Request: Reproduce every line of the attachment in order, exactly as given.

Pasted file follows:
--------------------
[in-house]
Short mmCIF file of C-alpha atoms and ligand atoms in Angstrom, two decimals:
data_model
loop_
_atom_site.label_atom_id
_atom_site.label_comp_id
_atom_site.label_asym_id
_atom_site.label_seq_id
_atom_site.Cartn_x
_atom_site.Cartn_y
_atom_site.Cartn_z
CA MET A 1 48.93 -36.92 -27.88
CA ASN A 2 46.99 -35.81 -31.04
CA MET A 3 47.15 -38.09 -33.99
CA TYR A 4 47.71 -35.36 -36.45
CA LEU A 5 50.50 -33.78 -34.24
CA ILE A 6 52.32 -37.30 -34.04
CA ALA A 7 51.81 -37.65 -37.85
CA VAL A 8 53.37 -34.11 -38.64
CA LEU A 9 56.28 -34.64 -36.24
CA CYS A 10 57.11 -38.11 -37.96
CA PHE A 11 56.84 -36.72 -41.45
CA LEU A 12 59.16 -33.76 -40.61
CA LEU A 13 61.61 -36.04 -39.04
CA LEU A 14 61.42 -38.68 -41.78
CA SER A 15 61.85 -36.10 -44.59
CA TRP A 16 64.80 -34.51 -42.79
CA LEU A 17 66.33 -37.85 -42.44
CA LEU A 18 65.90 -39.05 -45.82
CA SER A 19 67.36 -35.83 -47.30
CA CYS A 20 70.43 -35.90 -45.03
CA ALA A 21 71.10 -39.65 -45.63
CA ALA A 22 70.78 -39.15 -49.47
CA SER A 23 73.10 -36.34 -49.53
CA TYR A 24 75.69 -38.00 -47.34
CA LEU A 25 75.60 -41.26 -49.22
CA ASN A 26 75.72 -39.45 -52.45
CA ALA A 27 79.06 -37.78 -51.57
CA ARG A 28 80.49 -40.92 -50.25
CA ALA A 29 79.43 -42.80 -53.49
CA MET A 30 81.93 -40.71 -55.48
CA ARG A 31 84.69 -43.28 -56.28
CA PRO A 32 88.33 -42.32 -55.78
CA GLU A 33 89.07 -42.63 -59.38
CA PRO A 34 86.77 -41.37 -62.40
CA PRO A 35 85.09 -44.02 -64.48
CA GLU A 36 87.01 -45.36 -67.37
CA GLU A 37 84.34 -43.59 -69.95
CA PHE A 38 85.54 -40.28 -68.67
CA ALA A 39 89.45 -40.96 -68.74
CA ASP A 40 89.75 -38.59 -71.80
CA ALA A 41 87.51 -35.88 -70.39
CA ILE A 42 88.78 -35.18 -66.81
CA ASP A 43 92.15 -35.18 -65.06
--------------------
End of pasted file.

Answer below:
[in-house]
Short mmCIF file of C-alpha atoms and ligand atoms in Angstrom, two decimals:
data_model
loop_
_atom_site.label_atom_id
_atom_site.label_comp_id
_atom_site.label_asym_id
_atom_site.label_seq_id
_atom_site.Cartn_x
_atom_site.Cartn_y
_atom_site.Cartn_z
CA MET A 1 48.93 -36.92 -27.88
CA ASN A 2 46.99 -35.81 -31.04
CA MET A 3 47.15 -38.09 -33.99
CA TYR A 4 47.71 -35.36 -36.45
CA LEU A 5 50.50 -33.78 -34.24
CA ILE A 6 52.32 -37.30 -34.04
CA ALA A 7 51.81 -37.65 -37.85
CA VAL A 8 53.37 -34.11 -38.64
CA LEU A 9 56.28 -34.64 -36.24
CA CYS A 10 57.11 -38.11 -37.96
CA PHE A 11 56.84 -36.72 -41.45
CA LEU A 12 59.16 -33.76 -40.61
CA LEU A 13 61.61 -36.04 -39.04
CA LEU A 14 61.42 -38.68 -41.78
CA SER A 15 61.85 -36.10 -44.59
CA TRP A 16 64.80 -34.51 -42.79
CA LEU A 17 66.33 -37.85 -42.44
CA LEU A 18 65.90 -39.05 -45.82
CA SER A 19 67.36 -35.83 -47.30
CA CYS A 20 70.43 -35.90 -45.03
CA ALA A 21 71.10 -39.65 -45.63
CA ALA A 22 70.78 -39.15 -49.47
CA SER A 23 73.10 -36.34 -49.53
CA TYR A 24 75.69 -38.00 -47.34
CA LEU A 25 75.60 -41.26 -49.22
CA ASN A 26 75.72 -39.45 -52.45
CA ALA A 27 79.06 -37.78 -51.57
CA ARG A 28 80.49 -40.92 -50.25
CA ALA A 29 79.43 -42.80 -53.49
CA MET A 30 81.93 -40.71 -55.48
CA ARG A 31 84.69 -43.28 -56.28
CA PRO A 32 88.33 -42.32 -55.78
CA GLU A 33 89.07 -42.63 -59.38
CA PRO A 34 86.77 -41.37 -62.40
CA PRO A 35 85.09 -44.02 -64.48
CA GLU A 36 87.01 -45.36 -67.37
CA GLU A 37 84.34 -43.59 -69.95
CA PHE A 38 85.54 -40.28 -68.67
CA ALA A 39 89.45 -40.96 -68.74
CA ASP A 40 89.75 -38.59 -71.80
CA ALA A 41 87.51 -35.88 -70.39
CA ILE A 42 88.78 -35.18 -66.81
CA ASP A 43 92.15 -35.18 -65.06